Mental health disability rights advocacy organization, Basic Needs Ghana, asks for respect for the sexual and reproductive rights of persons with mental health disabilities.
It says, just like everyone else, persons with mental health disabilities also have the right to marry and raise their own families.
The organization, therefore, condemns families that discourage persons with mental health disabilities from marrying or subject them to family planning methods against their will.
Basic Needs Ghana says, families that engage in such acts are committing a human right offense, punishable by law.
The organization communicated this message through a stage play during a durbar on Wednesday, September 15, 2021, at Ashaiman in the Greater Accra region.
The theme for the durbar was, building a stronger movement for inclusive sexual reproductive health rights of persons with mental health disabilities and their care givers.
It was aimed at educating persons with mental health disabilities, their care givers and the general public on the sexual and reproductive rights of persons with mental ailments and how victims can access information about their sexual reproductive rights.
Project officer at Basic Needs Ghana, Mr. Sunday Anaba said, "generally in Ghana, people are shy to talk about sexuality, and people who have mental ailments are even shy the double".
That, he added, "makes them ignorant of their sexual and reproductive rights; and, therefore, are helpless when they are abused, or their rights are being taken from them".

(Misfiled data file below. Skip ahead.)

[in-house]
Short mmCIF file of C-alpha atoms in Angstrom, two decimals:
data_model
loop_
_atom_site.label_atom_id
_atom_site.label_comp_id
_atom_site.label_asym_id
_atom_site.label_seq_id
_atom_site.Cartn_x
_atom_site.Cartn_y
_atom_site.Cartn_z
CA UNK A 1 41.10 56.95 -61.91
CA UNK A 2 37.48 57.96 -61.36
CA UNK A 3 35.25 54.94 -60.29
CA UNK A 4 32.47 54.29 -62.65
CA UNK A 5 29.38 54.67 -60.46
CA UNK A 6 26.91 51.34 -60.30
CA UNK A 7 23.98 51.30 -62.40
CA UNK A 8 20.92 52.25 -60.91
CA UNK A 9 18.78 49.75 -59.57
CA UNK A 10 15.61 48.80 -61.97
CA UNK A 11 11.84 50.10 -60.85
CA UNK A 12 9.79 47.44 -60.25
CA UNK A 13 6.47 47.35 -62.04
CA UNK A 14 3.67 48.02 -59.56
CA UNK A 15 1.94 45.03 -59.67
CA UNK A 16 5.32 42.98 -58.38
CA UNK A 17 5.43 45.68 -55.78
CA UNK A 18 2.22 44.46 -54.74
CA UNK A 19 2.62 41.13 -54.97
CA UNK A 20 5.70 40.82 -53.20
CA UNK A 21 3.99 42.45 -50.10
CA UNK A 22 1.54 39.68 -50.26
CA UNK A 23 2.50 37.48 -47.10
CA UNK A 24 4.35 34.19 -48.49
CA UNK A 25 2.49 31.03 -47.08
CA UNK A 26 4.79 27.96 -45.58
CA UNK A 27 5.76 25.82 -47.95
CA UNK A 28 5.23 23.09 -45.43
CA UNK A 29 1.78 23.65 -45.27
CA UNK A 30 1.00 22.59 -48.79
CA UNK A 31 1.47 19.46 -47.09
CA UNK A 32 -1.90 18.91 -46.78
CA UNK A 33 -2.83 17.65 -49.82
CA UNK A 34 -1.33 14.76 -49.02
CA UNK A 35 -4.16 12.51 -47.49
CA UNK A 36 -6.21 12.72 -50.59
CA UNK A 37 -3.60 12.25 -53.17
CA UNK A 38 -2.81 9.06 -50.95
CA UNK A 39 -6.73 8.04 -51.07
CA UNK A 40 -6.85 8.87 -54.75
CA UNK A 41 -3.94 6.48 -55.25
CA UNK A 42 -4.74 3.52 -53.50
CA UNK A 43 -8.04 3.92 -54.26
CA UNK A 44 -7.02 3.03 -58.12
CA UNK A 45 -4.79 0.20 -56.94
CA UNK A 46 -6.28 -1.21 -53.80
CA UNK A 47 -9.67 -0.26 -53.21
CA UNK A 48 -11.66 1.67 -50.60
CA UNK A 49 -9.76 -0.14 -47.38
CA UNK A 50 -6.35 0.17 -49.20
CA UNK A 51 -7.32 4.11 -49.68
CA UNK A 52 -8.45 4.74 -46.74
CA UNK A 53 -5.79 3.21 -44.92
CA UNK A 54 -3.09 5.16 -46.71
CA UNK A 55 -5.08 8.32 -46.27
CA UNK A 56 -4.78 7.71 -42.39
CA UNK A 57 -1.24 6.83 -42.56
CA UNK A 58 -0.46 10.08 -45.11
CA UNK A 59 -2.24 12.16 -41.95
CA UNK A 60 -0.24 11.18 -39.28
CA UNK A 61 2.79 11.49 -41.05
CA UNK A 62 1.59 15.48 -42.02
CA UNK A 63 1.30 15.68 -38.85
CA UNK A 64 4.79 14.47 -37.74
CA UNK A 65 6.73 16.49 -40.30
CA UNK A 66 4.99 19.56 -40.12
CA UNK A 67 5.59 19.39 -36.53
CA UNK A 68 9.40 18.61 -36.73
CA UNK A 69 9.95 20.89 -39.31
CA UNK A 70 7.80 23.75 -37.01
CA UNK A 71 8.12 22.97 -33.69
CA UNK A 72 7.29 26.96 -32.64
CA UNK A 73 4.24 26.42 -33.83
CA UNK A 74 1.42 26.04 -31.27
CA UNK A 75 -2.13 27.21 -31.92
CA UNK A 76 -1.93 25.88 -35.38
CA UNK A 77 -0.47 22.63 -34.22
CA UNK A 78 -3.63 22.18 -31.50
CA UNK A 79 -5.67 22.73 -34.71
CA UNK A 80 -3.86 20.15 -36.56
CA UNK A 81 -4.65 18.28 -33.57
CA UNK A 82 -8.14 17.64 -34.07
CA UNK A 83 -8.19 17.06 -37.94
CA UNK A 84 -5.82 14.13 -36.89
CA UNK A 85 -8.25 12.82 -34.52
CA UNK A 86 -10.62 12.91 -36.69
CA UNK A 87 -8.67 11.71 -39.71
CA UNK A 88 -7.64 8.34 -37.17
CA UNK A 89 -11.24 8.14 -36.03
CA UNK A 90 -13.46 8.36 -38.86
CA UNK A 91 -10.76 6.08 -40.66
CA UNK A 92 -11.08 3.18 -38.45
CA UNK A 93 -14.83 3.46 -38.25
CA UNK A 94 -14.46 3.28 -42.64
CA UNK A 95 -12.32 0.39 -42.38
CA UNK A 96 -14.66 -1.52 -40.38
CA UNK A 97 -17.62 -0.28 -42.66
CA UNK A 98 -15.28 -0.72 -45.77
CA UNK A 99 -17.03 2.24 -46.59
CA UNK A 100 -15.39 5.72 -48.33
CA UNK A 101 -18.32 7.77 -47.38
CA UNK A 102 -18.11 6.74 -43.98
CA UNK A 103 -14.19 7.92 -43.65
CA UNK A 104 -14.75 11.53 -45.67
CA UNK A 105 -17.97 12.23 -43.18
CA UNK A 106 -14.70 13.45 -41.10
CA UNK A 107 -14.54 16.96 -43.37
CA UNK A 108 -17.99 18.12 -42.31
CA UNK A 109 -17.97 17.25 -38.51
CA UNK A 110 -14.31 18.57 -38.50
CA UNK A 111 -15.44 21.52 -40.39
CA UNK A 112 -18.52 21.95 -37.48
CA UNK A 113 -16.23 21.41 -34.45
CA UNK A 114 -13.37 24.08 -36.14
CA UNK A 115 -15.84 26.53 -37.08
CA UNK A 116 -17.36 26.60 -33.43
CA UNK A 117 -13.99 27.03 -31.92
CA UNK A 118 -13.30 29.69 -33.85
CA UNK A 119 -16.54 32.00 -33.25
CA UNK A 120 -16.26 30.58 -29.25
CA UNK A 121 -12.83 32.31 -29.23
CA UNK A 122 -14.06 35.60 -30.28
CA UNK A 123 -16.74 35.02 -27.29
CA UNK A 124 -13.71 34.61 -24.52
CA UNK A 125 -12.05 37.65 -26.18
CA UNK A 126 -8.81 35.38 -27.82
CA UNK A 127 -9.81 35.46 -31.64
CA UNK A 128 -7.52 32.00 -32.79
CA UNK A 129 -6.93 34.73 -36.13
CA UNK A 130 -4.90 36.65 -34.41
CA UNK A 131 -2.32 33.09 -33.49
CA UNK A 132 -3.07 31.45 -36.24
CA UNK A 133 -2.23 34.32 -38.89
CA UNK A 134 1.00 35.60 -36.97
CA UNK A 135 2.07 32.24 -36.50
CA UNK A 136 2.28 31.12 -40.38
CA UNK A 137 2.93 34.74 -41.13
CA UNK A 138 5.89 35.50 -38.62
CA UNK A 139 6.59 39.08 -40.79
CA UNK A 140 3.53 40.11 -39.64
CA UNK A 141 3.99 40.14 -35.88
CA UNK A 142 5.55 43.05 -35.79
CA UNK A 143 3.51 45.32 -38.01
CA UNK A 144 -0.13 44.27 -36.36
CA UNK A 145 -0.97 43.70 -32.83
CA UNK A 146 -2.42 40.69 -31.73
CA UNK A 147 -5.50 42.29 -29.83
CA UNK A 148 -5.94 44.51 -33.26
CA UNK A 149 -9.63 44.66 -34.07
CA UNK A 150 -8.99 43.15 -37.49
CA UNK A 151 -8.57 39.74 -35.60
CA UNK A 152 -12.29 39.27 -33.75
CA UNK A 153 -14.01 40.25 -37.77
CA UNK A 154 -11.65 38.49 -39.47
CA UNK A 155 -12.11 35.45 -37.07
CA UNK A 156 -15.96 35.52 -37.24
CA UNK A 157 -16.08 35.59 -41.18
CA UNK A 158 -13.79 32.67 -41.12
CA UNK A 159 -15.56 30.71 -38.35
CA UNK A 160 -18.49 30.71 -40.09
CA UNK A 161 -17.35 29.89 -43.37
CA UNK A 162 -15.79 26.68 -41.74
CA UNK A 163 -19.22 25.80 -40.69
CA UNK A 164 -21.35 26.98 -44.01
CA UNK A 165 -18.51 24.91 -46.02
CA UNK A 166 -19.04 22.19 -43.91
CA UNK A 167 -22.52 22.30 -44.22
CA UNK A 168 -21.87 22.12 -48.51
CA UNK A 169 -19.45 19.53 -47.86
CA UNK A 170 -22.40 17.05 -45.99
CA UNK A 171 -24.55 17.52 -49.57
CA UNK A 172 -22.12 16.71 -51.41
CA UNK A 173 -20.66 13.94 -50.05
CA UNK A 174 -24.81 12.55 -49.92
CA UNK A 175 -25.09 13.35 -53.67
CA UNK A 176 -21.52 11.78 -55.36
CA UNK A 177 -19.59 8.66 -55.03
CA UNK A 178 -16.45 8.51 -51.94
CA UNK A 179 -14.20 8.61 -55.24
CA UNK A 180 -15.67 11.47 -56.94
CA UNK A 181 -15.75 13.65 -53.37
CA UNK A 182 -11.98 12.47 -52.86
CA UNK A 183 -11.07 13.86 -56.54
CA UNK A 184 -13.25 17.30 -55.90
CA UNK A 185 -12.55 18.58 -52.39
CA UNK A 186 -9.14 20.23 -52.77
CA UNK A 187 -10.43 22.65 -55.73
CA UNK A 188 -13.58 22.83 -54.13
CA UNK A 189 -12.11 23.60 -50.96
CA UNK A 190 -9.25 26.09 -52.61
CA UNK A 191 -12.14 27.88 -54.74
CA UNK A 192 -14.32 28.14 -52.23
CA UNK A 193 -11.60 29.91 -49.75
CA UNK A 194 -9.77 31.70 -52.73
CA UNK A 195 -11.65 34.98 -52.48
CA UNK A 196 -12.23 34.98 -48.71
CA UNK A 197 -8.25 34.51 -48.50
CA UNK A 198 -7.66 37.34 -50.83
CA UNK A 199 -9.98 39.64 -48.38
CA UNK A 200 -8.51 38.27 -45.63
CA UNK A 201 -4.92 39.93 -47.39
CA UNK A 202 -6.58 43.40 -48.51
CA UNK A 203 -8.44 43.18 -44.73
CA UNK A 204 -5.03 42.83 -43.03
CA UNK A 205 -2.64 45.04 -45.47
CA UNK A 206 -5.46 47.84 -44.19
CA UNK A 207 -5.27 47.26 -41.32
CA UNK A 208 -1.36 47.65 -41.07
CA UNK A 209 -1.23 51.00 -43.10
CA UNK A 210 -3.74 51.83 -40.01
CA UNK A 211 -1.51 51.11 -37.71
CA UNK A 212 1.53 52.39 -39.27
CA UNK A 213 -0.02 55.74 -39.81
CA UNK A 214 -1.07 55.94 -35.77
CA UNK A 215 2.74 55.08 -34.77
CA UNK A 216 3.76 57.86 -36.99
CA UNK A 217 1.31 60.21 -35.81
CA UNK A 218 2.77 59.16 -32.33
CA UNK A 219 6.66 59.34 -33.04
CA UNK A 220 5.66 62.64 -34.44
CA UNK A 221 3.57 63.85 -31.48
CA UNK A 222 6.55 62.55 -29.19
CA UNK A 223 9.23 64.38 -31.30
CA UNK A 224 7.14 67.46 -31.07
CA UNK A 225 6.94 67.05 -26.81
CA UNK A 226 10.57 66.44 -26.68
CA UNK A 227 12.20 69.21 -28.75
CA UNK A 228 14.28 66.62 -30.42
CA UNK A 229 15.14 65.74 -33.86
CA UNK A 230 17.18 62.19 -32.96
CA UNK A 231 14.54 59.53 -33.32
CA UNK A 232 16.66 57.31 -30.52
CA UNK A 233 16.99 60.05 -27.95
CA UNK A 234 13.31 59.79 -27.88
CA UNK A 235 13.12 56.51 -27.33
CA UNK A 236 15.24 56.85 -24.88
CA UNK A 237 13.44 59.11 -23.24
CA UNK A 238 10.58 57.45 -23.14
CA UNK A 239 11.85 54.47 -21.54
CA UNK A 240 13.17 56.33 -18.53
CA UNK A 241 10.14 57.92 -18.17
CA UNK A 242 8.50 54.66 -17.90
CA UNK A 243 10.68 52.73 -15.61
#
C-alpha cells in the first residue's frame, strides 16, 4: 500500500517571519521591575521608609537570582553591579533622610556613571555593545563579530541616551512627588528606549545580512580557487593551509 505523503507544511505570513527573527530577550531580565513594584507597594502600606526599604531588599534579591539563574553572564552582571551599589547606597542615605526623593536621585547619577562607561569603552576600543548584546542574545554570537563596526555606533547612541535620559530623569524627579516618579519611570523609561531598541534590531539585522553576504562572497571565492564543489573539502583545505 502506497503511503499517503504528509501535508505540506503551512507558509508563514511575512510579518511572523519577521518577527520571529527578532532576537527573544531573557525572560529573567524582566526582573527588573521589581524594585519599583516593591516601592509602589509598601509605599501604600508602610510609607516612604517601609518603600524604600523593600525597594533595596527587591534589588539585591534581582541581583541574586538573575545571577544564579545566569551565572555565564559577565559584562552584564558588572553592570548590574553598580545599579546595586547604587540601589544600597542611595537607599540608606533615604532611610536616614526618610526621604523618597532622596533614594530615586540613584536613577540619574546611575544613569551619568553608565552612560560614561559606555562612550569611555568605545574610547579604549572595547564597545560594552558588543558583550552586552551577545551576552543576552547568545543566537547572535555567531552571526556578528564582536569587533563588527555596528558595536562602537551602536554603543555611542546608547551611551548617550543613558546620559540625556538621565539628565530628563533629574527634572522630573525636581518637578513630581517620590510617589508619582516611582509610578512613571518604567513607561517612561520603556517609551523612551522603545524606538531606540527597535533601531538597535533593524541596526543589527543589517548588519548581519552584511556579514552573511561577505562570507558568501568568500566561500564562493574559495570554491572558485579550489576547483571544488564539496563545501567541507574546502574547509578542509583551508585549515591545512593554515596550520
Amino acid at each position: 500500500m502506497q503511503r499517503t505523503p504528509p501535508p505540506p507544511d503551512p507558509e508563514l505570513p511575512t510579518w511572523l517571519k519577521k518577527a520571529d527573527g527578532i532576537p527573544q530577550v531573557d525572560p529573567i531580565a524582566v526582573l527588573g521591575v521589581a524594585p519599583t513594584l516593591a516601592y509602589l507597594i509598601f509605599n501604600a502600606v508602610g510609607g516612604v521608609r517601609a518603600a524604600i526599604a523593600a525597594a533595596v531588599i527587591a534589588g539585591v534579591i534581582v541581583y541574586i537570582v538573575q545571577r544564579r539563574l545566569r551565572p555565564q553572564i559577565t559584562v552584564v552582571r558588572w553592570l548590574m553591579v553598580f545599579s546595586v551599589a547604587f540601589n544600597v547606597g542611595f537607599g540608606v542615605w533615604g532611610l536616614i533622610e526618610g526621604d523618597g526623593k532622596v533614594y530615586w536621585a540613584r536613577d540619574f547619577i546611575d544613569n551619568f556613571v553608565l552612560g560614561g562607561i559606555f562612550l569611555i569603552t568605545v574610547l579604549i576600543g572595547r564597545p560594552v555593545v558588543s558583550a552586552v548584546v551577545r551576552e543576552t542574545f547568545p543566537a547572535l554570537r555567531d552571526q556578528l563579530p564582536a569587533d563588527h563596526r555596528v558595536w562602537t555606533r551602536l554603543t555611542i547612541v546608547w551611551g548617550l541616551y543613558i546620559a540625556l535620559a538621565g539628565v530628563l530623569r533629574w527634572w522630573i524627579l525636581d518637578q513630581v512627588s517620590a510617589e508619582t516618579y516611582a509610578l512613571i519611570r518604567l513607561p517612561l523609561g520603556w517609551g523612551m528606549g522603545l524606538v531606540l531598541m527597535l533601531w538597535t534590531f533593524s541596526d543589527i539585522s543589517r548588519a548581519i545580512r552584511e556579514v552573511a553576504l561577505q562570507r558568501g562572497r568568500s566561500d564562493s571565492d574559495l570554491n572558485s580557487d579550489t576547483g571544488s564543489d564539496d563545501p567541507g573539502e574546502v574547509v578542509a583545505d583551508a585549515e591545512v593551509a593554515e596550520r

Mr. Anaba urged the general public, especially families of persons with mental health disabilities and health workers to encourage them to access such services.
He lamented that, very often, persons with mental health disabilities were ignored during communal activities or programmes meant to educate the public. And so, they were unable to access services that would help improve their lives.
He called on the heads of state agencies invited to the durbar, like the Ghana Health Service, to ensure that public education programmes were inclusive of persons with mental health disabilities.
It came to light at the durbar that, persons with mental health disabilities within the municipality are not accessing the National Health Insurance Scheme.
The Municipal director of the Scheme who made the disclosure said, "despite the National Health Insurance registration being free of charge for persons with mental health disabilities, many people with such conditions are not taking advantage of it".
Madam Patrina Anthony attributed the situation to lack of family support. And called on all members of society, especially families of victims, to help them access such services, since some of them were unable to do such things on their own due to their conditions.
The Presiding Member of the Ashaiman Municipal Assembly, Hon. Anaka Azorkey disclosed that, the Assembly was in the process of setting a mental health desk at all the health facilities within the Municipality.
He said, that would help for early detection of mental health disorders and also easy access of information by victims.
Hon. Azorkey urged all to take their mental health seriously and also be on the lookout for others; adding that, "don't be deceived to think that, only people walking naked on the streets have mental health problems".